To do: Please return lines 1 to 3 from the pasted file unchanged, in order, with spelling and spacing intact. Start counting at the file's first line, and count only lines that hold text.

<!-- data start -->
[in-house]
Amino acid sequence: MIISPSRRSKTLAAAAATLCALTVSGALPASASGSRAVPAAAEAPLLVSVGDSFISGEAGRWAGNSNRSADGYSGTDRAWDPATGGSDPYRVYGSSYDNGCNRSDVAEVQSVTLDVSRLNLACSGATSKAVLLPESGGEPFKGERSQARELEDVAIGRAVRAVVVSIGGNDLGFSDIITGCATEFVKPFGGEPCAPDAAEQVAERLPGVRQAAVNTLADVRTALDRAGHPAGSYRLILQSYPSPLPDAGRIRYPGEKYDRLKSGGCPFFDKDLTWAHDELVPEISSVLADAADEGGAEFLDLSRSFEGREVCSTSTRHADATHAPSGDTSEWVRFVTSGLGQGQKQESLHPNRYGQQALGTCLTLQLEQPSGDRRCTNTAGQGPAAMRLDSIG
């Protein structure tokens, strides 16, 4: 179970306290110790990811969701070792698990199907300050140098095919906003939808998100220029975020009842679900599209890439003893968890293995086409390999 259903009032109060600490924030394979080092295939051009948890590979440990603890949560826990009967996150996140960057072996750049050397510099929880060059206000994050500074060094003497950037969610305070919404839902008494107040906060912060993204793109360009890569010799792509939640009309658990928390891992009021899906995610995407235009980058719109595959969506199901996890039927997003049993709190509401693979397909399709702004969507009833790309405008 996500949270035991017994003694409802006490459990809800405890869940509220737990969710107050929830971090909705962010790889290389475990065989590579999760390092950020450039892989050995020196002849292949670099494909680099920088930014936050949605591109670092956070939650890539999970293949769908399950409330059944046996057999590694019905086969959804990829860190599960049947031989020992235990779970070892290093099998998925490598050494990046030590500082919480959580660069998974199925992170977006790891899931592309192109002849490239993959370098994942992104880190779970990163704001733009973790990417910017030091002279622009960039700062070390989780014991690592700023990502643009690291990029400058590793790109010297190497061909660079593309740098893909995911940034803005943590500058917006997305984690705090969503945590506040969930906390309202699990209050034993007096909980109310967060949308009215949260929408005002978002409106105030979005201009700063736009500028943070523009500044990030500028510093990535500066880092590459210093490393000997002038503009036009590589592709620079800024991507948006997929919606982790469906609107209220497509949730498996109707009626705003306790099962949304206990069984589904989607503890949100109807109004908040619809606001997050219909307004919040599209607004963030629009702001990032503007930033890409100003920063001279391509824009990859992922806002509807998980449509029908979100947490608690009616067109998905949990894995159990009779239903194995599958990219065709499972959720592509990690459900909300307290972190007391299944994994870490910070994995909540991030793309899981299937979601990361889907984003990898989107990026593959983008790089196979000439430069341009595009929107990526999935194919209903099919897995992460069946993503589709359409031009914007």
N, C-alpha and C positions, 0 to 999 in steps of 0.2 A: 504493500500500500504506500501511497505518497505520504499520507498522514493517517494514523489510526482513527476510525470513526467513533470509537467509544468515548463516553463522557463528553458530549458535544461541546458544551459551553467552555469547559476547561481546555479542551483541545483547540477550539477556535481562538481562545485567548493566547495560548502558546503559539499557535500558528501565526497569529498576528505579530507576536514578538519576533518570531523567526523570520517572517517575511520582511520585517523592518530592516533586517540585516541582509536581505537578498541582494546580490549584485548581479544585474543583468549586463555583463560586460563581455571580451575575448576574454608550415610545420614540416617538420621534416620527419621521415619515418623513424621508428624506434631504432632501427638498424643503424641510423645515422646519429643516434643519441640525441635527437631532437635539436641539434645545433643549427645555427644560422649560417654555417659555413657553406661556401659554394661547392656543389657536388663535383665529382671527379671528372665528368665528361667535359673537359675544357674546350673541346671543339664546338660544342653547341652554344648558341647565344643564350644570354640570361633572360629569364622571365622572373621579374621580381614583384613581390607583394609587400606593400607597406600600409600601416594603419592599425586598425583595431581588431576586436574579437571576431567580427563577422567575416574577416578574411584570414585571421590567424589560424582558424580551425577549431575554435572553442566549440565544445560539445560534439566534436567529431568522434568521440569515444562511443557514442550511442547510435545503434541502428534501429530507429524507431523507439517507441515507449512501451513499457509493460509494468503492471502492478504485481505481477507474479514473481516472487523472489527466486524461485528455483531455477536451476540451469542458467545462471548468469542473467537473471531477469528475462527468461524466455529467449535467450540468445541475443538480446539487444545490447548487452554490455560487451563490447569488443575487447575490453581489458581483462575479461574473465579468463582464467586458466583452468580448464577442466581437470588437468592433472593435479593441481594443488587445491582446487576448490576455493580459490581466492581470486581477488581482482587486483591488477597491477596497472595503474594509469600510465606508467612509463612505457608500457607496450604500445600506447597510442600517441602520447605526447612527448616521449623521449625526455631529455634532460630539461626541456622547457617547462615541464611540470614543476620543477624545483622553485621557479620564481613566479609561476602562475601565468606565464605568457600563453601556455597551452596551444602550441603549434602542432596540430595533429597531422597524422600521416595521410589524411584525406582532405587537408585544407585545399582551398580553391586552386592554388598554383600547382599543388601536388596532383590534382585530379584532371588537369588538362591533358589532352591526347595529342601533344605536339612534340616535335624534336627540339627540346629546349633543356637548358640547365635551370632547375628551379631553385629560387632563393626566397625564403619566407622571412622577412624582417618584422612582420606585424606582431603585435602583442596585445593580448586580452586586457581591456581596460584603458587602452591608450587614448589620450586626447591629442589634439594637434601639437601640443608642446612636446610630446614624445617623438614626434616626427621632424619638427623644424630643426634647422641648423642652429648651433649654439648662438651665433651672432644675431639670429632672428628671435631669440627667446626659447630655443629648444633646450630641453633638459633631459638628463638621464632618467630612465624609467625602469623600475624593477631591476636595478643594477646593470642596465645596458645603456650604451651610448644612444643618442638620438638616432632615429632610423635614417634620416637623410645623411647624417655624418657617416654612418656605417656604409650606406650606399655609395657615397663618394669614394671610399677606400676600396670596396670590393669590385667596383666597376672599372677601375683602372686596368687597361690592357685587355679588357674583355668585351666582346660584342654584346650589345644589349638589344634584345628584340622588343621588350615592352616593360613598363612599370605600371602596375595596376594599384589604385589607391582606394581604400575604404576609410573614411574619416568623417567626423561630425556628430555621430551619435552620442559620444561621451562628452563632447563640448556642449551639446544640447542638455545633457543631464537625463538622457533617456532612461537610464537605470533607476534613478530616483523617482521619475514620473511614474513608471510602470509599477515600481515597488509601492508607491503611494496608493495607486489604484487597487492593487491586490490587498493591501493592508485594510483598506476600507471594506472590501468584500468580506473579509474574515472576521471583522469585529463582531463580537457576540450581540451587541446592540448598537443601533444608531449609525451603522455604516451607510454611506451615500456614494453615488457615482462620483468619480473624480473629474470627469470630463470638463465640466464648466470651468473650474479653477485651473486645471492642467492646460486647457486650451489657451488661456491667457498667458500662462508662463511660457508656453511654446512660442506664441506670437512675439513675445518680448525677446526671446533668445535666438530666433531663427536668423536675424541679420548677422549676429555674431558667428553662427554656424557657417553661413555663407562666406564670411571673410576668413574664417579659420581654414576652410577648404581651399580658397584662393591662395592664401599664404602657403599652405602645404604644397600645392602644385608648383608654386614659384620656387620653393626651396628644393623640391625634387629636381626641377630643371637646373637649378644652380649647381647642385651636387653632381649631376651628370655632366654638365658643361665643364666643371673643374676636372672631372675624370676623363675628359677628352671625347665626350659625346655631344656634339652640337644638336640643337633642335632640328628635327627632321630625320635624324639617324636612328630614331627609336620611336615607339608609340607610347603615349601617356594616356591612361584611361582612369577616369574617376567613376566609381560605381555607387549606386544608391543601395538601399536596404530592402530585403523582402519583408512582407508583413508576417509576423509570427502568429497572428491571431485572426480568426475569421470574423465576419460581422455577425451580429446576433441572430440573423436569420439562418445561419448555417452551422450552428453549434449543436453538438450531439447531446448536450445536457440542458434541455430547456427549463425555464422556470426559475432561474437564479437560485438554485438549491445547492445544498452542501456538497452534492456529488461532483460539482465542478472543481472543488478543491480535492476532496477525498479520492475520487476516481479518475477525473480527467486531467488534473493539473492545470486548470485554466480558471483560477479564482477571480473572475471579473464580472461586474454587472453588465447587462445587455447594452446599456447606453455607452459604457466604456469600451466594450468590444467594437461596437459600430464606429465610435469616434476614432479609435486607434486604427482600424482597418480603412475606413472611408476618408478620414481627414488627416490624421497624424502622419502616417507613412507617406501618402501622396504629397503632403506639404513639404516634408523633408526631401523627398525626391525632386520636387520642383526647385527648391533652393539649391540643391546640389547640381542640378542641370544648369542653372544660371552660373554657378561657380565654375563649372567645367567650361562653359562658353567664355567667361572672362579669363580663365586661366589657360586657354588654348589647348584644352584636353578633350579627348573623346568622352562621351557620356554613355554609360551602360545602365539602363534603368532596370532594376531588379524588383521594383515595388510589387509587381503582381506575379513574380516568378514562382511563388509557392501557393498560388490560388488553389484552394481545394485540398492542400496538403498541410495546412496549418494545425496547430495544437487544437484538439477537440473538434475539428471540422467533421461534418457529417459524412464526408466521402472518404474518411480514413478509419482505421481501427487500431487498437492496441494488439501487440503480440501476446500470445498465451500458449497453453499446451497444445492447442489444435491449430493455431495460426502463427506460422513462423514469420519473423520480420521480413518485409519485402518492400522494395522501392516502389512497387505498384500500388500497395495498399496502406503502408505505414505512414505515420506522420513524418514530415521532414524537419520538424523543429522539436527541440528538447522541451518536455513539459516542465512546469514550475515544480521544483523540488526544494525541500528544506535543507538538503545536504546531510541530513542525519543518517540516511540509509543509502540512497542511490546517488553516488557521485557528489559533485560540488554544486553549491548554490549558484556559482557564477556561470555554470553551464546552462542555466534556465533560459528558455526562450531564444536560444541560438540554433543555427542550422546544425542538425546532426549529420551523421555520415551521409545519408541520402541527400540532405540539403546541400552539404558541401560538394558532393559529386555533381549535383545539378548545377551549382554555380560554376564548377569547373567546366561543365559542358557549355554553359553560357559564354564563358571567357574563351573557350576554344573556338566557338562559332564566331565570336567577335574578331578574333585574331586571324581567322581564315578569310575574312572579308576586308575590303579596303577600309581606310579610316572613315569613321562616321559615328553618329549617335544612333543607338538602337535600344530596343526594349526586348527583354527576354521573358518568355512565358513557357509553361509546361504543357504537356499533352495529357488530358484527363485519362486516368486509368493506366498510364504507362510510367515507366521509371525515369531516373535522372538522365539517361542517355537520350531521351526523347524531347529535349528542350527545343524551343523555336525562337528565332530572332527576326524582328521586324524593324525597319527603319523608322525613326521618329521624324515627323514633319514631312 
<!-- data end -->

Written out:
[in-house]
Amino acid sequence: MIISPSRRSKTLAAAAATLCALTVSGALPASASGSRAVPAAAEAPLLVSVGDSFISGEAGRWAGNSNRSADGYSGTDRAWDPATGGSDPYRVYGSSYDNGCNRSDVAEVQSVTLDVSRLNLACSGATSKAVLLPESGGEPFKGERSQARELEDVAIGRAVRAVVVSIGGNDLGFSDIITGCATEFVKPFGGEPCAPDAAEQVAERLPGVRQAAVNTLADVRTALDRAGHPAGSYRLILQSYPSPLPDAGRIRYPGEKYDRLKSGGCPFFDKDLTWAHDELVPEISSVLADAADEGGAEFLDLSRSFEGREVCSTSTRHADATHAPSGDTSEWVRFVTSGLGQGQKQESLHPNRYGQQALGTCLTLQLEQPSGDRRCTNTAGQGPAAMRLDSIG
């Protein structure tokens, strides 16, 4: 179970306290110790990811969701070792698990199907300050140098095919906003939808998100220029975020009842679900599209890439003893968890293995086409390999 259903009032109060600490924030394979080092295939051009948890590979440990603890949560826990009967996150996140960057072996750049050397510099929880060059206000994050500074060094003497950037969610305070919404839902008494107040906060912060993204793109360009890569010799792509939640009309658990928390891992009021899906995610995407235009980058719109595959969506199901996890039927997003049993709190509401693979397909399709702004969507009833790309405008 996500949270035991017994003694409802006490459990809800405890869940509220737990969710107050929830971090909705962010790889290389475990065989590579999760390092950020450039892989050995020196002849292949670099494909680099920088930014936050949605591109670092956070939650890539999970293949769908399950409330059944046996057999590694019905086969959804990829860190599960049947031989020992235990779970070892290093099998998925490598050494990046030590500082919480959580660069998974199925992170977006790891899931592309192109002849490239993959370098994942992104880190779970990163704001733009973790990417910017030091002279622009960039700062070390989780014991690592700023990502643009690291990029400058590793790109010297190497061909660079593309740098893909995911940034803005943590500058917006997305984690705090969503945590506040969930906390309202699990209050034993007096909980109310967060949308009215949260929408005002978002409106105030979005201009700063736009500028943070523009500044990030500028510093990535500066880092590459210093490393000997002038503009036009590589592709620079800024991507948006997929919606982790469906609107209220497509949730498996109707009626705003306790099962949304206990069984589904989607503890949100109807109004908040619809606001997050219909307004919040599209607004963030629009702001990032503007930033890409100003920063001279391509824009990859992922806002509807998980449509029908979100947490608690009616067109998905949990894995159990009779239903194995599958990219065709499972959720592509990690459900909300307290972190007391299944994994870490910070994995909540991030793309899981299937979601990361889907984003990898989107990026593959983008790089196979000439430069341009595009929107990526999935194919209903099919897995992460069946993503589709359409031009914007």